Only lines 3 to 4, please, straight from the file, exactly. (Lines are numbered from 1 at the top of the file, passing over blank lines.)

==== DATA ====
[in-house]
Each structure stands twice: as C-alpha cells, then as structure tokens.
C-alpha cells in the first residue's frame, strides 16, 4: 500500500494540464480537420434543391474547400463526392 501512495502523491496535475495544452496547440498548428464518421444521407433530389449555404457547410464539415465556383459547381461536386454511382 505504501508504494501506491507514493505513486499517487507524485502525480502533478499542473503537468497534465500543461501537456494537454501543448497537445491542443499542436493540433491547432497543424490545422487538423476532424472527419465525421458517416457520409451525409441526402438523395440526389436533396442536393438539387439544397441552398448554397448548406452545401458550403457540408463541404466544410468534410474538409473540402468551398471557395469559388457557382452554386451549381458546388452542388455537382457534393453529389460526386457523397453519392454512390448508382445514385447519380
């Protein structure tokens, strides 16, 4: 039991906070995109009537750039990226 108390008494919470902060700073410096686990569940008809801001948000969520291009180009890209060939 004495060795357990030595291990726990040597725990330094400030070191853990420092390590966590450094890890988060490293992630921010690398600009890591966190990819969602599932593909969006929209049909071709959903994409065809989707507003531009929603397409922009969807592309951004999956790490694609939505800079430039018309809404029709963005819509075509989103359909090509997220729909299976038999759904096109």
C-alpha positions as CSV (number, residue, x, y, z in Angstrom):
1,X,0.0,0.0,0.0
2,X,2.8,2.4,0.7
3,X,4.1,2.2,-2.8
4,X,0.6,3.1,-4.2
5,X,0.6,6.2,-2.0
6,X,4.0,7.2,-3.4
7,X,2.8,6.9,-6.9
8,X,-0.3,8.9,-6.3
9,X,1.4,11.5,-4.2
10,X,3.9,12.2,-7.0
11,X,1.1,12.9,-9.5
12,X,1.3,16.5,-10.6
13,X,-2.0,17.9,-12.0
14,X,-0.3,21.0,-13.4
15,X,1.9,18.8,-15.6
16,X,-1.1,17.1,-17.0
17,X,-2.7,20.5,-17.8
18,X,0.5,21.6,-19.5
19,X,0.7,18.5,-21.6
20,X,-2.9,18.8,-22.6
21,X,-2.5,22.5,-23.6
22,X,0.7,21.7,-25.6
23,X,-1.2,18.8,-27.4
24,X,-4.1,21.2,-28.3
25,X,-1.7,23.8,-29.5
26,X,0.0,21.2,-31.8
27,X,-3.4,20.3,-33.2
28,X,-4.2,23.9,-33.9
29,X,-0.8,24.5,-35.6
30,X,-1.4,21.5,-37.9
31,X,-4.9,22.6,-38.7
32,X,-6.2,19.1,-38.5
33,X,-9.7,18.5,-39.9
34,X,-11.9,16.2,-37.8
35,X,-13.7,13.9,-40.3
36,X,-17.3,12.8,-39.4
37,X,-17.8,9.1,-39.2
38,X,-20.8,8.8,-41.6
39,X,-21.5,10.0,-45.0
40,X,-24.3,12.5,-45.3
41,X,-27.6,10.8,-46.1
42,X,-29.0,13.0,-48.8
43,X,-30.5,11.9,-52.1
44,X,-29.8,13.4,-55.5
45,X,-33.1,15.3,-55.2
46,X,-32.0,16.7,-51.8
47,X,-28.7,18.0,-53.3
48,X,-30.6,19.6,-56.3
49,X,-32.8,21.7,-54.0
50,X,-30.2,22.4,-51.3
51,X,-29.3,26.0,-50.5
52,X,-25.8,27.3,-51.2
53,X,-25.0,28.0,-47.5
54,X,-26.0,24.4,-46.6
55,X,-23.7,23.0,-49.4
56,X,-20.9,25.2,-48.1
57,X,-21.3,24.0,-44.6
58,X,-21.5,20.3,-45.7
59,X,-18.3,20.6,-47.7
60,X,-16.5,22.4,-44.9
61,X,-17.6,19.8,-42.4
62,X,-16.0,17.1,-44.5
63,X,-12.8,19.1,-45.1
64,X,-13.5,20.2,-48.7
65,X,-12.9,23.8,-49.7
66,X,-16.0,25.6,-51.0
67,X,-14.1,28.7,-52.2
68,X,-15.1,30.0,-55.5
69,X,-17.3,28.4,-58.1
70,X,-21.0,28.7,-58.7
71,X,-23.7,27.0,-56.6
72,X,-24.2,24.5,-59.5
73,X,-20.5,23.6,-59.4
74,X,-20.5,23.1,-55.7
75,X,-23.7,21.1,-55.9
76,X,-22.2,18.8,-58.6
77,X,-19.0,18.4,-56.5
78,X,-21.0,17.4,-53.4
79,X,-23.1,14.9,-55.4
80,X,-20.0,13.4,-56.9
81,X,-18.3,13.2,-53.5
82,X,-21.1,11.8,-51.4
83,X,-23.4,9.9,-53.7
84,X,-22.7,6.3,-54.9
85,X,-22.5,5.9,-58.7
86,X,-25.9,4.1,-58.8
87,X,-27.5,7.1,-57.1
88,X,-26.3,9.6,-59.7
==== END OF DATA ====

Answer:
C-alpha cells in the first residue's frame, strides 16, 4: 500500500494540464480537420434543391474547400463526392 501512495502523491496535475495544452496547440498548428464518421444521407433530389449555404457547410464539415465556383459547381461536386454511382 505504501508504494501506491507514493505513486499517487507524485502525480502533478499542473503537468497534465500543461501537456494537454501543448497537445491542443499542436493540433491547432497543424490545422487538423476532424472527419465525421458517416457520409451525409441526402438523395440526389436533396442536393438539387439544397441552398448554397448548406452545401458550403457540408463541404466544410468534410474538409473540402468551398471557395469559388457557382452554386451549381458546388452542388455537382457534393453529389460526386457523397453519392454512390448508382445514385447519380
């Protein structure tokens, strides 16, 4: 039991906070995109009537750039990226 108390008494919470902060700073410096686990569940008809801001948000969520291009180009890209060939 004495060795357990030595291990726990040597725990330094400030070191853990420092390590966590450094890890988060490293992630921010690398600009890591966190990819969602599932593909969006929209049909071709959903994409065809989707507003531009929603397409922009969807592309951004999956790490694609939505800079430039018309809404029709963005819509075509989103359909090509997220729909299976038999759904096109």